There are three sites in the Philippines that are sacred to most Roman Catholic Filipinos: Our Lady of Piat, Santo Nino in Cebu, and the Black Nazarene in Quiapo. There is also a fourth site, not as well known, that I heard about up in Abulug… I’ll get to that in a little bit. First, some background on the other three sites.
Piat is in the Cagayan Valley, around 50 kms. from Tuguegarao. There is a church on top of a hill, with the town below. Here’s a photo I took of the church and the representation of Our Lady of Piat:
This is a place of pilgrimage and absolute faith for the miracles that occurred there. What happened there? Essentially, in 1624, after the Cagayan Valley suffered four years of drought, the friars urged the local people to convert and pray for relief. The relief then came, and a famine was averted. The friars commissioned a statue to be made as thanks for the miracle, the present image was made in Macao, and brought to Piat. Numerous other miracles have occurred over the years, including an incident on the Abulug River in the 1730’s. A boat carrying pilgrims from Pamplona encountered weather, and the passengers were capsized and were being drawn out to sea, away from the river mouth. An image of Our Lady of Piat then appeared and the weather broke, allowing the troubled passengers to swim to safety. Finally, the site of the image is supposed to heal the sick. There have been numerous documented cases over the years where hopelessly ill people went to Piat and were cured after staying there some weeks or months. Rebecca’s mother is among those who believe that she was cured when she was very sick in her youth. Was she? Who can tell for sure. There are simply some things that are better left to faith.
The next three sites are all related to Magellan. First, there is Santo Nino, in Cebu. Santo Nino is a representation of the infant Jesus, given by Magellan to the local Rajah in Cebu when he landed in 1521. Again, numerous miracles have been attributed to Santo Nino over the years, and the little statue in the church in Cebu is regarded as sacred by most Filipinos. Here is a photo of the Basilica of Sto Nino e Cebu:
In Quiapo, there is a statue of Christ called the “Black Nazarene”. This statue was purchased by a Spanish friar in Mexico in 1606 and brought to Manila. The church burned down in the early years, but the statue survived, becoming black in appearance. Each year in Quiapo, on Three Kings, hundreds of thousands of people participate in a procession through the streets of Quiapo, hoping to touch the statue and receive blessings. Here’s the Magellan angle: Though the purchase of the statue in Mexico is well-documented, there is a belief by many that the statue was originally carried by Magellan, who intended to give it to the native people, but he was killed at the Battle of Mactan before he could finish converting the natives. Elcano supposedly still had this statue in the holds of the ship when he returned to Spain…. Now, fast forward to the fourth site I mentioned….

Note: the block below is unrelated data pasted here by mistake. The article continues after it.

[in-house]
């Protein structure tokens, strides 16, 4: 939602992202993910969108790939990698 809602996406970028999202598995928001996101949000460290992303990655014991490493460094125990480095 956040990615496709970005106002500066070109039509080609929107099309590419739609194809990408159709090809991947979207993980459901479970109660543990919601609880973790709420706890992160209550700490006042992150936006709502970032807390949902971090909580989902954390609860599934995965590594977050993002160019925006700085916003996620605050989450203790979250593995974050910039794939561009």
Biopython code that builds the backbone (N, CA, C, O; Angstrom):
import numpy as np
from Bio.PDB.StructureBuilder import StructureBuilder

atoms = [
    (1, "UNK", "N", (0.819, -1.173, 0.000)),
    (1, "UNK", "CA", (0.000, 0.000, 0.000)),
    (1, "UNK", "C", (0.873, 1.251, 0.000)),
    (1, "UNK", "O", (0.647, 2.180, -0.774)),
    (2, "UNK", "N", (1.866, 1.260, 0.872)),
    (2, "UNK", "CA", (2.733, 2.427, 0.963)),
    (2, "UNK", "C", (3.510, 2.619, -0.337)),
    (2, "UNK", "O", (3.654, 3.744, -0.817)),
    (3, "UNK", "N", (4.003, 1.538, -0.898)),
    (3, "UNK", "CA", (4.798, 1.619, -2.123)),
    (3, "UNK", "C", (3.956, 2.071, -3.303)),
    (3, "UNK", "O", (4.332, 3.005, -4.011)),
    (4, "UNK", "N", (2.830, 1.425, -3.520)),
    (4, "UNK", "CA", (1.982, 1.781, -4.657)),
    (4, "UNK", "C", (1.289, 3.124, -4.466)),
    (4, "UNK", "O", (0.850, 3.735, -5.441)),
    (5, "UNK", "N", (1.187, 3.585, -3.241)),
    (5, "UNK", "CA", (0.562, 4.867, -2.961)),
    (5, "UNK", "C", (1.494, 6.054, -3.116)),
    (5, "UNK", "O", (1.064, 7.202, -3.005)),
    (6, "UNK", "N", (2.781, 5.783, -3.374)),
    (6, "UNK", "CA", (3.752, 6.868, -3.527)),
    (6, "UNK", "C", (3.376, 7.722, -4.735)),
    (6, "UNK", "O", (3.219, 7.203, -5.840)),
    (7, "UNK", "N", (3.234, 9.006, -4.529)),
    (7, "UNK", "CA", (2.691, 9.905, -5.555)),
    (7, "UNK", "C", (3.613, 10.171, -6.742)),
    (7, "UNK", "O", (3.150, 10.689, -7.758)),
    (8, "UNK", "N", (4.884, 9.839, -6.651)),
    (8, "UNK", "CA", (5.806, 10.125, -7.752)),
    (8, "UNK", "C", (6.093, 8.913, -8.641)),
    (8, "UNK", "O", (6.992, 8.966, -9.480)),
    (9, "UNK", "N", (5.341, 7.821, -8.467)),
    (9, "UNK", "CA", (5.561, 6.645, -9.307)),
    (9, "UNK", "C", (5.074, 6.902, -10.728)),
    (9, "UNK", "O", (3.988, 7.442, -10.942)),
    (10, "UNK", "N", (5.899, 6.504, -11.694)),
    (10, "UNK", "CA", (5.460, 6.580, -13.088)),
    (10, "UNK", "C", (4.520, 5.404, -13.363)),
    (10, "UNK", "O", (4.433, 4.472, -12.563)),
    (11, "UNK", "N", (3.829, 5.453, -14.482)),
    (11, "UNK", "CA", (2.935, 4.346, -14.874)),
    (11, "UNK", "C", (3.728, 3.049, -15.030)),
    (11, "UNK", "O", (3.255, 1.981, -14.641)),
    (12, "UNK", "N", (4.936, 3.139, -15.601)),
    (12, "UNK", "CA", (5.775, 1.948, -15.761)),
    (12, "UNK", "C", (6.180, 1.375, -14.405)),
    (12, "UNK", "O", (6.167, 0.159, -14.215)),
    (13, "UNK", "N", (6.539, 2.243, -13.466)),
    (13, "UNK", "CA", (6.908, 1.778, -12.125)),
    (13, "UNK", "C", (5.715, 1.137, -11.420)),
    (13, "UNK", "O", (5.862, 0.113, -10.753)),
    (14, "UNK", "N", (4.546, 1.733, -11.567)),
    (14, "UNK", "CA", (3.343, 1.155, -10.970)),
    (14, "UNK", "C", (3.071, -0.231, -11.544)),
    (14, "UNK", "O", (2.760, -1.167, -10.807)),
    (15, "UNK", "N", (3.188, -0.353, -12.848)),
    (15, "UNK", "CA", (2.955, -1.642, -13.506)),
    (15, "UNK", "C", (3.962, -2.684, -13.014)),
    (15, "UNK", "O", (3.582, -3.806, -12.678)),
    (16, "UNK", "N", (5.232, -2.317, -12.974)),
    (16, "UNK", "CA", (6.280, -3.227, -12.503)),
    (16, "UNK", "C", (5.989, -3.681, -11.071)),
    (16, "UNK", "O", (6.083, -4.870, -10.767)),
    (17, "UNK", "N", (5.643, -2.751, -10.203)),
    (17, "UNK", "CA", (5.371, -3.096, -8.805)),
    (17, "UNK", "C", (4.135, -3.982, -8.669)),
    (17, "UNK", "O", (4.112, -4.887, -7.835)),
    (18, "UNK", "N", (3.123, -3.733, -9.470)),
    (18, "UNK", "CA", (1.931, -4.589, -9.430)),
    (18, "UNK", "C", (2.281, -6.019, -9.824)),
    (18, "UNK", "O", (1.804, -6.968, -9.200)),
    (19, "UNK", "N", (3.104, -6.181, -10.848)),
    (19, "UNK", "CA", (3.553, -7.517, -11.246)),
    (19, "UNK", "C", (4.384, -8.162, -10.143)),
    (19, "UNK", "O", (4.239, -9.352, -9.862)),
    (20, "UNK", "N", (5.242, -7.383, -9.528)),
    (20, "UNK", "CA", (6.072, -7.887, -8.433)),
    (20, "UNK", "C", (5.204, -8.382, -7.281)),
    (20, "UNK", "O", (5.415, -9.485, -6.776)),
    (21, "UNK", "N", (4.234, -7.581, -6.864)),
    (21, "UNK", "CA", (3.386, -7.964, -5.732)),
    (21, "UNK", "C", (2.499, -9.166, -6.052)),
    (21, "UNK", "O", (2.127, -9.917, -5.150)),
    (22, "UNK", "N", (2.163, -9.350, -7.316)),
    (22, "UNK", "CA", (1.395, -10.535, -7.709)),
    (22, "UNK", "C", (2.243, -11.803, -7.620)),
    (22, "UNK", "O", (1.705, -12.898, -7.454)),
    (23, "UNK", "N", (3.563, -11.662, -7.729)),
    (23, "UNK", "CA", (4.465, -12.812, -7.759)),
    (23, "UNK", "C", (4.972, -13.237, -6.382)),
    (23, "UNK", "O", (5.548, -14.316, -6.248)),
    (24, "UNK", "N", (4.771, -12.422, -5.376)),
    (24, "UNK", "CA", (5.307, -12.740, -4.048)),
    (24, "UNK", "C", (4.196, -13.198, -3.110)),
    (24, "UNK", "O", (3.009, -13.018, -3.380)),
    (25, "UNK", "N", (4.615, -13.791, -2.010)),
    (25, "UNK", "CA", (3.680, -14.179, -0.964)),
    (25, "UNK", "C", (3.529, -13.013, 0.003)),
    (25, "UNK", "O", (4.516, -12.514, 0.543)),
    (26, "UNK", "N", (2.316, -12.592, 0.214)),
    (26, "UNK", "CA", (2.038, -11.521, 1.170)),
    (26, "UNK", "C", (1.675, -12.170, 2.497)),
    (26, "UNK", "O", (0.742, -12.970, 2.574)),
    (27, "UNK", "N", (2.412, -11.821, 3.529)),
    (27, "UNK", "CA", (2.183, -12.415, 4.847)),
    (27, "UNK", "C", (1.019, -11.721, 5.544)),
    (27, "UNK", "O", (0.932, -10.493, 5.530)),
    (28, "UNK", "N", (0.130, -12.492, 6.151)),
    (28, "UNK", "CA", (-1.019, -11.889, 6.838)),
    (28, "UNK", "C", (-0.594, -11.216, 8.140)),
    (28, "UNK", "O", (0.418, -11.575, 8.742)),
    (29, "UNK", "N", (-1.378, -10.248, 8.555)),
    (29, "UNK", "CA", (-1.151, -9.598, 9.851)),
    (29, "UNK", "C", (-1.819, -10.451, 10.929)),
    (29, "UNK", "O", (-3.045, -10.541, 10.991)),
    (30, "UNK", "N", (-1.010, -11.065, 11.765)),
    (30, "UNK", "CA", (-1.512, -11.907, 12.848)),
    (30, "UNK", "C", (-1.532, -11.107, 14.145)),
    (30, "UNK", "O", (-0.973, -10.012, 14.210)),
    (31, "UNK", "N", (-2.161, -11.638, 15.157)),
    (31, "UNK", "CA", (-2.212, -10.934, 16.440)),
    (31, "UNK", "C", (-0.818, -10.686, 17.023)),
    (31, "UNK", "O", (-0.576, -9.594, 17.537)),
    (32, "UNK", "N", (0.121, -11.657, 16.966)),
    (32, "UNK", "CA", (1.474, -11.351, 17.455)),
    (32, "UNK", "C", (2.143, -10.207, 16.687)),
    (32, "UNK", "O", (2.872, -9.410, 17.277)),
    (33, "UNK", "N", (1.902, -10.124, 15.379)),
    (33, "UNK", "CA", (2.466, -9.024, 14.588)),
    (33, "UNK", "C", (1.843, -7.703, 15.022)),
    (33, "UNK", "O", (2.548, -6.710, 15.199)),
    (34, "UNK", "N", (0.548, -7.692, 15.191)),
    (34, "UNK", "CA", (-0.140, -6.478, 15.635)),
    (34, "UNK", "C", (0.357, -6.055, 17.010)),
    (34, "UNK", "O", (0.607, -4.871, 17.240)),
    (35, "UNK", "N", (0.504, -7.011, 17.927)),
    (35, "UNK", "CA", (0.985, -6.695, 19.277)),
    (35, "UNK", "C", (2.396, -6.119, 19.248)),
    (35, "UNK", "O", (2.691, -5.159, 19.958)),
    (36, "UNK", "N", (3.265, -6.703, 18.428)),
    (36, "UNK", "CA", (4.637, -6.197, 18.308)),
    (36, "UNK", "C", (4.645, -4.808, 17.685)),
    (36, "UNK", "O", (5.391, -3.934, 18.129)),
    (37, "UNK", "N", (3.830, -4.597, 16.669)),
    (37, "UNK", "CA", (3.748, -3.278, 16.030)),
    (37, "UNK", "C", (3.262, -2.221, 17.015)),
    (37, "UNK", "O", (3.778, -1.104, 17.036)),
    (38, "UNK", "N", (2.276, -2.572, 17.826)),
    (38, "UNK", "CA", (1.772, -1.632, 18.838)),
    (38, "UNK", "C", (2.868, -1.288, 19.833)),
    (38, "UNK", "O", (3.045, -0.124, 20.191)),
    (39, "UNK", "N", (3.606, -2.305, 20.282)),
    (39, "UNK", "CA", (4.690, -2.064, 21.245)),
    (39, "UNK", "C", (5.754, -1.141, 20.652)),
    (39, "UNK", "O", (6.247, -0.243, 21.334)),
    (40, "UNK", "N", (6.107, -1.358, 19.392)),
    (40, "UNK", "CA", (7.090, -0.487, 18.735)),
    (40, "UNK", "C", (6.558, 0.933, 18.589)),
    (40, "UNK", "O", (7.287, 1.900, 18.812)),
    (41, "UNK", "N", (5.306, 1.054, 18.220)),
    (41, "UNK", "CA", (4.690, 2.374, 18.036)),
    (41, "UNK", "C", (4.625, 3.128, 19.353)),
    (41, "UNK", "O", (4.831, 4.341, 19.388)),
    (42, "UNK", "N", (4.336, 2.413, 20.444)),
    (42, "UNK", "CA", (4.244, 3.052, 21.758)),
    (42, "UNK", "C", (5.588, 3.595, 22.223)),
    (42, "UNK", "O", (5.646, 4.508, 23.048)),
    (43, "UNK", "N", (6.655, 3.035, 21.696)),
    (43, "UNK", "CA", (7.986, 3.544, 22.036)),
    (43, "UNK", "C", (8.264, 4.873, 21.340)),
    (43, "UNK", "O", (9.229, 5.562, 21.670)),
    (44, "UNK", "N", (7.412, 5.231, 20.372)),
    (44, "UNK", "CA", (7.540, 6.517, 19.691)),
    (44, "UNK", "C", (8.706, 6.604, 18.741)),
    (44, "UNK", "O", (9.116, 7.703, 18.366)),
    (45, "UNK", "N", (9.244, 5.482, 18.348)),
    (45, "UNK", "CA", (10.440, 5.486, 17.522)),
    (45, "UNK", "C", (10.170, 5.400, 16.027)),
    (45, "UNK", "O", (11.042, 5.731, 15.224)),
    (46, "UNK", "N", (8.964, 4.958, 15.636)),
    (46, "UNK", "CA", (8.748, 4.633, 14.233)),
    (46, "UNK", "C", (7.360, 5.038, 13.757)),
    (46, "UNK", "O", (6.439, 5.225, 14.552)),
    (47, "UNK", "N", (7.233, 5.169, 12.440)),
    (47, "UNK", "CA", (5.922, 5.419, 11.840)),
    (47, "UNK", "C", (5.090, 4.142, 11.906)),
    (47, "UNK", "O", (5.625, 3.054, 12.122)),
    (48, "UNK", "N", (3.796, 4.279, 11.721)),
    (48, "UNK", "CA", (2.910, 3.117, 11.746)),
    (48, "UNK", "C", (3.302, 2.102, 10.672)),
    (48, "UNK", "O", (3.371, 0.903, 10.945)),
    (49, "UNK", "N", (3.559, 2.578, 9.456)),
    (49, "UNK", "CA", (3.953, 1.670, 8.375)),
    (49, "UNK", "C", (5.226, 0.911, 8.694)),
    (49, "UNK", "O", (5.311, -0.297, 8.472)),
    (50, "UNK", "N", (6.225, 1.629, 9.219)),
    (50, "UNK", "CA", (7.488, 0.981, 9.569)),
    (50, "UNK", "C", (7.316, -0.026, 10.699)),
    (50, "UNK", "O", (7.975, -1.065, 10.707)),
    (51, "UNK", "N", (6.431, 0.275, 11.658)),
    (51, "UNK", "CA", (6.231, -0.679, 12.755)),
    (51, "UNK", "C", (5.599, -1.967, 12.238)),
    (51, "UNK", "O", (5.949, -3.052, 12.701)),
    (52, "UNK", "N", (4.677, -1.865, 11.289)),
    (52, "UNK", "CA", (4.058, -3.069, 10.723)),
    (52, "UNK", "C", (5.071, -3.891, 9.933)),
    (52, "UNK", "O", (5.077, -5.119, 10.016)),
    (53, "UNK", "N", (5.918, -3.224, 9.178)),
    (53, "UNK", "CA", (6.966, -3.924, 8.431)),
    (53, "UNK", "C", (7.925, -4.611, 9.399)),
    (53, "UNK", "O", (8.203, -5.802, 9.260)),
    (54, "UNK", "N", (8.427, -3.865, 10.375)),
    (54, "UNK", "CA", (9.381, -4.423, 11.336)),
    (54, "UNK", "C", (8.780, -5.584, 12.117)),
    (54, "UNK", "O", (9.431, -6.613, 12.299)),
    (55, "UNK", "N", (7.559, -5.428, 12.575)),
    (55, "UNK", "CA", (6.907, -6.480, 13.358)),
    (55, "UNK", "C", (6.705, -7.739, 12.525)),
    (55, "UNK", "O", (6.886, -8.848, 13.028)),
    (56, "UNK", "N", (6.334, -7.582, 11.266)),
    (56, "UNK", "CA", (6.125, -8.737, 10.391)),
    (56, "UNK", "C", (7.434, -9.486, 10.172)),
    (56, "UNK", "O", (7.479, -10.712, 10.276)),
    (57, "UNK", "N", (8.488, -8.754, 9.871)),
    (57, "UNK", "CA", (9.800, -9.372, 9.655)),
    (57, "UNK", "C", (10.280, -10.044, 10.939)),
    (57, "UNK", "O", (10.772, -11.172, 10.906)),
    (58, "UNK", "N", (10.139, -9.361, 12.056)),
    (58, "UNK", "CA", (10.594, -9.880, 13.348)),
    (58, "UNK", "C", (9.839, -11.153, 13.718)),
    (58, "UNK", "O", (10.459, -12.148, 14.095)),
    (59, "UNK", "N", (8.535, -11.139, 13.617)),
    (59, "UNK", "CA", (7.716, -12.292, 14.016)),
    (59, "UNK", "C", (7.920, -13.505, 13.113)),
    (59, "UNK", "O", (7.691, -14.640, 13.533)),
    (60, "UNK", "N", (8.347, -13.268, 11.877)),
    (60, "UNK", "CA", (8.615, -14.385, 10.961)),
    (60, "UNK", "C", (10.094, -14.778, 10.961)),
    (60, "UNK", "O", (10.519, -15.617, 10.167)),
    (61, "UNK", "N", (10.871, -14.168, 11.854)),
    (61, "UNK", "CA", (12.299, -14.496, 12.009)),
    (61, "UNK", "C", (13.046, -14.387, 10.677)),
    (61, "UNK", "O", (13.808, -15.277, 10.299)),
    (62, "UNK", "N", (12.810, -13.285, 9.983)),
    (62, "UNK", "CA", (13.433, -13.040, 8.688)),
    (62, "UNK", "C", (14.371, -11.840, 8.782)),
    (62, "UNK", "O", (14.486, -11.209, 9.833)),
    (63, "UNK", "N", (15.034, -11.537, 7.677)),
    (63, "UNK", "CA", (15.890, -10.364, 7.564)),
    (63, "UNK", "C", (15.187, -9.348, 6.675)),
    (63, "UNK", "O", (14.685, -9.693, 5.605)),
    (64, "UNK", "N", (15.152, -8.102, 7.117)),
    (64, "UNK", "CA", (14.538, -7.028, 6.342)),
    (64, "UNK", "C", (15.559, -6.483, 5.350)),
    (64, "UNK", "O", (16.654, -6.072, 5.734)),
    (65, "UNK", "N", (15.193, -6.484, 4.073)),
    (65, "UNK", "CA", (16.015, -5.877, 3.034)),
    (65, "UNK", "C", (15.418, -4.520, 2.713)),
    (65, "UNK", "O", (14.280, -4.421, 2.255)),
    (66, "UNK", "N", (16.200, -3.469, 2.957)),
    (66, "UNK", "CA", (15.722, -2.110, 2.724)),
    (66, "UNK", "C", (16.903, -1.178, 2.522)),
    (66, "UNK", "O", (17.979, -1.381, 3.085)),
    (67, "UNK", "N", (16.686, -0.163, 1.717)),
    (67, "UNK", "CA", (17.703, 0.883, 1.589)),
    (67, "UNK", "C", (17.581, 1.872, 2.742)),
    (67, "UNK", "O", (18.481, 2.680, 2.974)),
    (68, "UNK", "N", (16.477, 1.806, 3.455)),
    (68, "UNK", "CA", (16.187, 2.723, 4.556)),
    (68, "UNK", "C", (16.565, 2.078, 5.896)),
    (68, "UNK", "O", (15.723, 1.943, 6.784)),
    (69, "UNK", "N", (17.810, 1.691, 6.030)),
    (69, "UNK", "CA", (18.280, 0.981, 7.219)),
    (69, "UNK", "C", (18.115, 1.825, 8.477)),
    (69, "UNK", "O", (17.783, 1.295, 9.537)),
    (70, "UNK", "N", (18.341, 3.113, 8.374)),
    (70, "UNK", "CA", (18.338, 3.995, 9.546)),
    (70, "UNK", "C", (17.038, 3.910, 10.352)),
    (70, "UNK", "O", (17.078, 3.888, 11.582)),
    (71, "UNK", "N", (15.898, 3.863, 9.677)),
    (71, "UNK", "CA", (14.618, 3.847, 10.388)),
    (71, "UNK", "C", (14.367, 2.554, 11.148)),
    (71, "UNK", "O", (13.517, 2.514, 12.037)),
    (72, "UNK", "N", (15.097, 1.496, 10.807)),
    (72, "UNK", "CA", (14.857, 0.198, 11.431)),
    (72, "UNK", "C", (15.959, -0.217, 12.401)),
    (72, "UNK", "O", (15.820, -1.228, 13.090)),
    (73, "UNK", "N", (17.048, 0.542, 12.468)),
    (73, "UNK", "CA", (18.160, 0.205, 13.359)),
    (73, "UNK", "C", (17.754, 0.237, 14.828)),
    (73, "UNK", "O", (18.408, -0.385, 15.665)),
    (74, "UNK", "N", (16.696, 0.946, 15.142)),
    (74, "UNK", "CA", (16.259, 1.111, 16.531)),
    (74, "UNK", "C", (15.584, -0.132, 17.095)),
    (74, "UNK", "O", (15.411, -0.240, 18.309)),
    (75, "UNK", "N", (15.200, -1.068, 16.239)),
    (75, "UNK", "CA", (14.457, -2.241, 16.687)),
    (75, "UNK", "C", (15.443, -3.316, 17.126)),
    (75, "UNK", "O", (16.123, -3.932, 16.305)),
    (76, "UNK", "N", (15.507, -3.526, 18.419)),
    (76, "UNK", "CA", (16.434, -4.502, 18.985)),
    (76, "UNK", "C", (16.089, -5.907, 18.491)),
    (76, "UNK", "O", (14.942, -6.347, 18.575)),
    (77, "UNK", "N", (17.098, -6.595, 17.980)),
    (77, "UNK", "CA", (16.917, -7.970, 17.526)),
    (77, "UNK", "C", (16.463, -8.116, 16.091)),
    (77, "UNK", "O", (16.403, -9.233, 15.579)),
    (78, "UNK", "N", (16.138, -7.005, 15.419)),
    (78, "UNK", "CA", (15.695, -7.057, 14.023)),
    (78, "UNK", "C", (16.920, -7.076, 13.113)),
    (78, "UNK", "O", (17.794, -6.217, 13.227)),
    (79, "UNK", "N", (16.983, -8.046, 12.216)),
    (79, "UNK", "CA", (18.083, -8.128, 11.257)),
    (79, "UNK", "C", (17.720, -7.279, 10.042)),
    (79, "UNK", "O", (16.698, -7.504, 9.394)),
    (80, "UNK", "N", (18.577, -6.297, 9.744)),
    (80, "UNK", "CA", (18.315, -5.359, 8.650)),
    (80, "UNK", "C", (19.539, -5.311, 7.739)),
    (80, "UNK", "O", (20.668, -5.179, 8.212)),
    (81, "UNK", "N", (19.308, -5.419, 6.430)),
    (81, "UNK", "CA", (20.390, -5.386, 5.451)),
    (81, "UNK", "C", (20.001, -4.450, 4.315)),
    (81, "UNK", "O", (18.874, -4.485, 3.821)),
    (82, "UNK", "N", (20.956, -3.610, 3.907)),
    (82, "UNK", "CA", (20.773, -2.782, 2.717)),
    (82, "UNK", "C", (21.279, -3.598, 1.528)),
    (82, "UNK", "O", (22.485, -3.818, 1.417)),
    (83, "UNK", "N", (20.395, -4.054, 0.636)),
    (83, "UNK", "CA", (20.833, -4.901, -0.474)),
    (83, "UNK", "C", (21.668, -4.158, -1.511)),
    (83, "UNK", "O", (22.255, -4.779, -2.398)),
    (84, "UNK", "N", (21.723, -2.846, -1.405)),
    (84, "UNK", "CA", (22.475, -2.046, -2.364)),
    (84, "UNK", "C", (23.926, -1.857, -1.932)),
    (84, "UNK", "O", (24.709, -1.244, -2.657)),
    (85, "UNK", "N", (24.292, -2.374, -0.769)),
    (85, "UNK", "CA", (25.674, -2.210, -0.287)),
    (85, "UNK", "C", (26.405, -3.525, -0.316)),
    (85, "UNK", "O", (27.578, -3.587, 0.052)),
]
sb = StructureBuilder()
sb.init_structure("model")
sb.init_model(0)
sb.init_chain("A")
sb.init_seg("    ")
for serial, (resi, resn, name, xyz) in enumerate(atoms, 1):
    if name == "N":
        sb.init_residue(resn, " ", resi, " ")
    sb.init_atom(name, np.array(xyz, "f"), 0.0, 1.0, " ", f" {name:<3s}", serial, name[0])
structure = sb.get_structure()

The statue returned to Spain by Elcano was supposedly one of a pair, neither of which were given away. The friar who bought the Black Nazarene in Mexico possibly purchased two statues, and one is sitting in a small house in Abulug. How did it get there? No-one knows for sure, except that it was purchased in Macao in 1822 by the Governor of Cagayan Province and returned to the Philippines to his local parish, in Abulug. The statue was several hundred years old at that point in time, and the Macanese traders stated that they bought it in the Philippines and that the same artist made the statue. The statues do look the same, size, shape, everything. Is the story true? It is really not verifiable, but the people in Abulug believe it to be true. Every year, during Holy Week, the statue is brought through the town to St. Thomas Aquinas church in a procession attended by people from all over the Cagayan Valley and Ilocos Norte. The statue is very, very old (at least 1822, where the records begin)… Of that, there is no question. The people of Abulug also believe that this statue was carried by Magellan and that it has returned “home”, where it belongs. In any event, there are some photos below. If you want to see the statue, ask anyone in town to take you there…There are no street names or numbers. It is housed in a little shrine building next to the caretakers house, where the change its clothes, dust it, and open it up to anyone who wishes to pray. Give the caretaker a few Pesos and you can have a look, pray, and touch its’ feet.